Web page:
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Philosophy Final

After using these two arguments to dispel solipsism

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After using these two arguments to dispel solipsism and skepticism, Descartes seems to have succeeded in defining reality as being in three parts: God (infinite), minds, and material things (both finite). He closes by addressing other details about reality that some could see as inconsistencies, such as senses in amputated limbs, dropsy and dreams. HOBBES In Leviathan , Hobbes set out his doctrine of the foundation of states and legitimate governments - based on social contract theories . Leviathan was written during the English Civil War ; much of the book is occupied with demonstrating the necessity of a strong central authority to avoid the evil of discord and civil war. Beginning from a mechanistic understanding of human beings and the passions, Hobbes postulates what life would be like without government, a condition which he calls the state of nature . In that state, each person would have a right, or license, to everything in the world. This inevitably leads to conflict, a "war of all against all" ( bellum omnium contra omnes ), and thus lives that are "solitary, poor, nasty, brutish, and short" (xiii). To escape this state of war, men in the state of nature accede to a social contract and establish a civil society . According to Hobbes, society is a population beneath a sovereign authority , to whom all individuals in that society cede their natural rights for the sake of protection. Any abuses of power by this authority are to be accepted as the price of peace. However, he also states that in severe cases of abuse, rebellion is expected. In particular, the doctrine of separation of powers is rejected: the sovereign must control civil, military, judicial and ecclesiastical powers. Hobbes finds three basic causes of the conflict in this state of nature: competition, diffidence and glory, The first maketh men invade for gain; the second, for safety; and the third, for reputation. His first law of nature is that that every man ought to endeavour peace, as far as he has hope of obtaining it; and when he cannot obtain it, that he may seek and use all helps and advantages of war. In the state of nature, every man has a right to every thing, even to one another's body but the second law is that, in order to secure the advantages of peace, that a man be willing, when others are so too… to lay down this right to all things; and be contented with so much liberty against other men as he would allow other men against himself. This is the beginning of contracts/covenants; performing of which is the third law of nature. Injustice, therefore, is failure to perform in a covenant; all else is just. The purpose of a commonwealth is given at the start of Part II: THE final cause, end, or design of men (who naturally love liberty, and dominion over others) in the introduction of that restraint upon themselves, in which we see them live in Commonwealths, is the foresight of their own preservation, and of a more contented life thereby; that is to say, of getting themselves out from that miserable condition of war which is necessarily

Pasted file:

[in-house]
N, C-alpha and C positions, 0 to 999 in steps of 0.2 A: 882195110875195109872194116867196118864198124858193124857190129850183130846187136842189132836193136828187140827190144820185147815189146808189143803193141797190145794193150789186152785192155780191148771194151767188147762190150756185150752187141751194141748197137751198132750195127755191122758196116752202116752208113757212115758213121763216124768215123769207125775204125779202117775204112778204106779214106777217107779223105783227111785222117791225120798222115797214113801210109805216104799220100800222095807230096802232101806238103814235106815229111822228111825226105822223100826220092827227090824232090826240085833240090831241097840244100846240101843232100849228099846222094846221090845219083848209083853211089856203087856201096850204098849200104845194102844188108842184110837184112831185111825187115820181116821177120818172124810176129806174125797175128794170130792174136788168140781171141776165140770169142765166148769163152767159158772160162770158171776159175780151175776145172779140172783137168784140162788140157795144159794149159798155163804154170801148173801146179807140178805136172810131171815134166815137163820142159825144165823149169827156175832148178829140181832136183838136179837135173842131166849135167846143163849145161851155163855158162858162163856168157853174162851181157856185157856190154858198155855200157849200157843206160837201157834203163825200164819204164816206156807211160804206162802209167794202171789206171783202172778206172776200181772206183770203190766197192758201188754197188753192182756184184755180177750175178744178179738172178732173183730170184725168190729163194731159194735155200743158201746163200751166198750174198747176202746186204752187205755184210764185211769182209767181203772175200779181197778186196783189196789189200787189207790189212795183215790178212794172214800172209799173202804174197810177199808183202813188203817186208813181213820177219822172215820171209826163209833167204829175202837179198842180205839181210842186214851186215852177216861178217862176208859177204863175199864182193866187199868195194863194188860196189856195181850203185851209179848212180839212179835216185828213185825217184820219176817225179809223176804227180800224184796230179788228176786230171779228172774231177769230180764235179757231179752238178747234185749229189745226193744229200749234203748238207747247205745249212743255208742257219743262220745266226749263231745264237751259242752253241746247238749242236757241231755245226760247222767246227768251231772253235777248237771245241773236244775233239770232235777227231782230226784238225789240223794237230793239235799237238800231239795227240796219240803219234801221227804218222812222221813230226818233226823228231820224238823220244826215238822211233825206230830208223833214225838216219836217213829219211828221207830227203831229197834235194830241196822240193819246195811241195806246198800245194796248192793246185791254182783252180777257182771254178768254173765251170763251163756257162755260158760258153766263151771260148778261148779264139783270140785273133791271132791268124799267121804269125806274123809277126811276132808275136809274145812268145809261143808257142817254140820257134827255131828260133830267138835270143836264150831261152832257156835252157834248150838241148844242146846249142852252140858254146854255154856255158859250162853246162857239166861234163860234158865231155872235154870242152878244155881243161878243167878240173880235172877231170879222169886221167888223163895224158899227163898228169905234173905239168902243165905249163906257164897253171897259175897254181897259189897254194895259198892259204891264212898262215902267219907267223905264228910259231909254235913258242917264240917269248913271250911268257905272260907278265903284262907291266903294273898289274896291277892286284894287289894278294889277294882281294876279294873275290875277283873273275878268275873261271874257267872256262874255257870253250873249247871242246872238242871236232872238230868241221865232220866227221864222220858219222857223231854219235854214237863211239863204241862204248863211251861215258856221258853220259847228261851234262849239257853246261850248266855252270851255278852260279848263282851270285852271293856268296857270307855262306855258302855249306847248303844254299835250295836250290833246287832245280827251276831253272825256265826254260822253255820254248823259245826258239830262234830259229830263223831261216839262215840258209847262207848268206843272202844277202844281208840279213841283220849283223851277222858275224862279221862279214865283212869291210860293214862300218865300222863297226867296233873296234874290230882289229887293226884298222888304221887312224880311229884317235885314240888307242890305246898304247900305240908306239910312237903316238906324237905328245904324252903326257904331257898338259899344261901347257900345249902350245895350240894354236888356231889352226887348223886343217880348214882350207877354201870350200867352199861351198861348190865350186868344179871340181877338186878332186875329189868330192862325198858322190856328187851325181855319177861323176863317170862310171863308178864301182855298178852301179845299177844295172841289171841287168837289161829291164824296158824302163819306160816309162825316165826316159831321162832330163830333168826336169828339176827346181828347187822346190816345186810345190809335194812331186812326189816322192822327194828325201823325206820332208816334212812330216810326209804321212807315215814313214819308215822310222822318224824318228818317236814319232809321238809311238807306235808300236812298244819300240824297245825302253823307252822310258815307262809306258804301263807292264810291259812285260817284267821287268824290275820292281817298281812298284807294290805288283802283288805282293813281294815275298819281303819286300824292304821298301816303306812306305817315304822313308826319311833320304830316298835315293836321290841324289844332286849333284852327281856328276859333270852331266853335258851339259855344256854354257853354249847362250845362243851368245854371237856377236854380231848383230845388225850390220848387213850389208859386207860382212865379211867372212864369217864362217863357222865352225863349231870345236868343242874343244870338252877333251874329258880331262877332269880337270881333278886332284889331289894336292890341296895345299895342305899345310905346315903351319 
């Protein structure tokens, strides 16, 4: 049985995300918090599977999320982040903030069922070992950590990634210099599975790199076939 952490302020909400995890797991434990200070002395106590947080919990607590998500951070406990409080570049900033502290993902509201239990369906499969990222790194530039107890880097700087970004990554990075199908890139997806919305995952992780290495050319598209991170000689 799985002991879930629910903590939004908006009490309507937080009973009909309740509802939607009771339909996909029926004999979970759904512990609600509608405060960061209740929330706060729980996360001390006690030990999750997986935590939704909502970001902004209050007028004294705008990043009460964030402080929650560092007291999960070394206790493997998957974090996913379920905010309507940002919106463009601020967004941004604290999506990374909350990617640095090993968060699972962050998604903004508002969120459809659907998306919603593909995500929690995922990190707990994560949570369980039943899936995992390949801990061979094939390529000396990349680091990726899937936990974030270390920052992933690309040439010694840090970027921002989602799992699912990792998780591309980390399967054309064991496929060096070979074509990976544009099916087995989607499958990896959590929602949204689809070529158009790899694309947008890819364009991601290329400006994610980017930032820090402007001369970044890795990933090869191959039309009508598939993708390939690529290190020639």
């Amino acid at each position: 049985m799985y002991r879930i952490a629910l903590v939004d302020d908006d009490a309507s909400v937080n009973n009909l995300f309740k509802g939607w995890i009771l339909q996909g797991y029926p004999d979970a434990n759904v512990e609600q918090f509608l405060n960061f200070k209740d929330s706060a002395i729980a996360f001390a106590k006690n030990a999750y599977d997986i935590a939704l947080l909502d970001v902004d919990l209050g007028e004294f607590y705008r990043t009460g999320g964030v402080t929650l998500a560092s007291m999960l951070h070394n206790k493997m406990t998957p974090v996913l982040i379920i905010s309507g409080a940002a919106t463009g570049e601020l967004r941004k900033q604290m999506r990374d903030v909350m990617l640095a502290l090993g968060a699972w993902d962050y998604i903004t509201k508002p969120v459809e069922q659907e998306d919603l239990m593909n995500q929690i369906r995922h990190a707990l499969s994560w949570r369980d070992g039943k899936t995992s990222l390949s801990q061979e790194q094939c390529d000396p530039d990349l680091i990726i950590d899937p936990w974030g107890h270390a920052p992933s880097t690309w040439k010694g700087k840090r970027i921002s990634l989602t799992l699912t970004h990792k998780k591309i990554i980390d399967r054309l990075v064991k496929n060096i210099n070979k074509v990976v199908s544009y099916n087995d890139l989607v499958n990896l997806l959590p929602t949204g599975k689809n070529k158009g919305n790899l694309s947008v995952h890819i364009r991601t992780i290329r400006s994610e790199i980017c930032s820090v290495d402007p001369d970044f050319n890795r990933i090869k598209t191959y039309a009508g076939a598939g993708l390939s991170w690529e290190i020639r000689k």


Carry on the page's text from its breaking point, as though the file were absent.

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After using these two arguments to dispel solipsism and...

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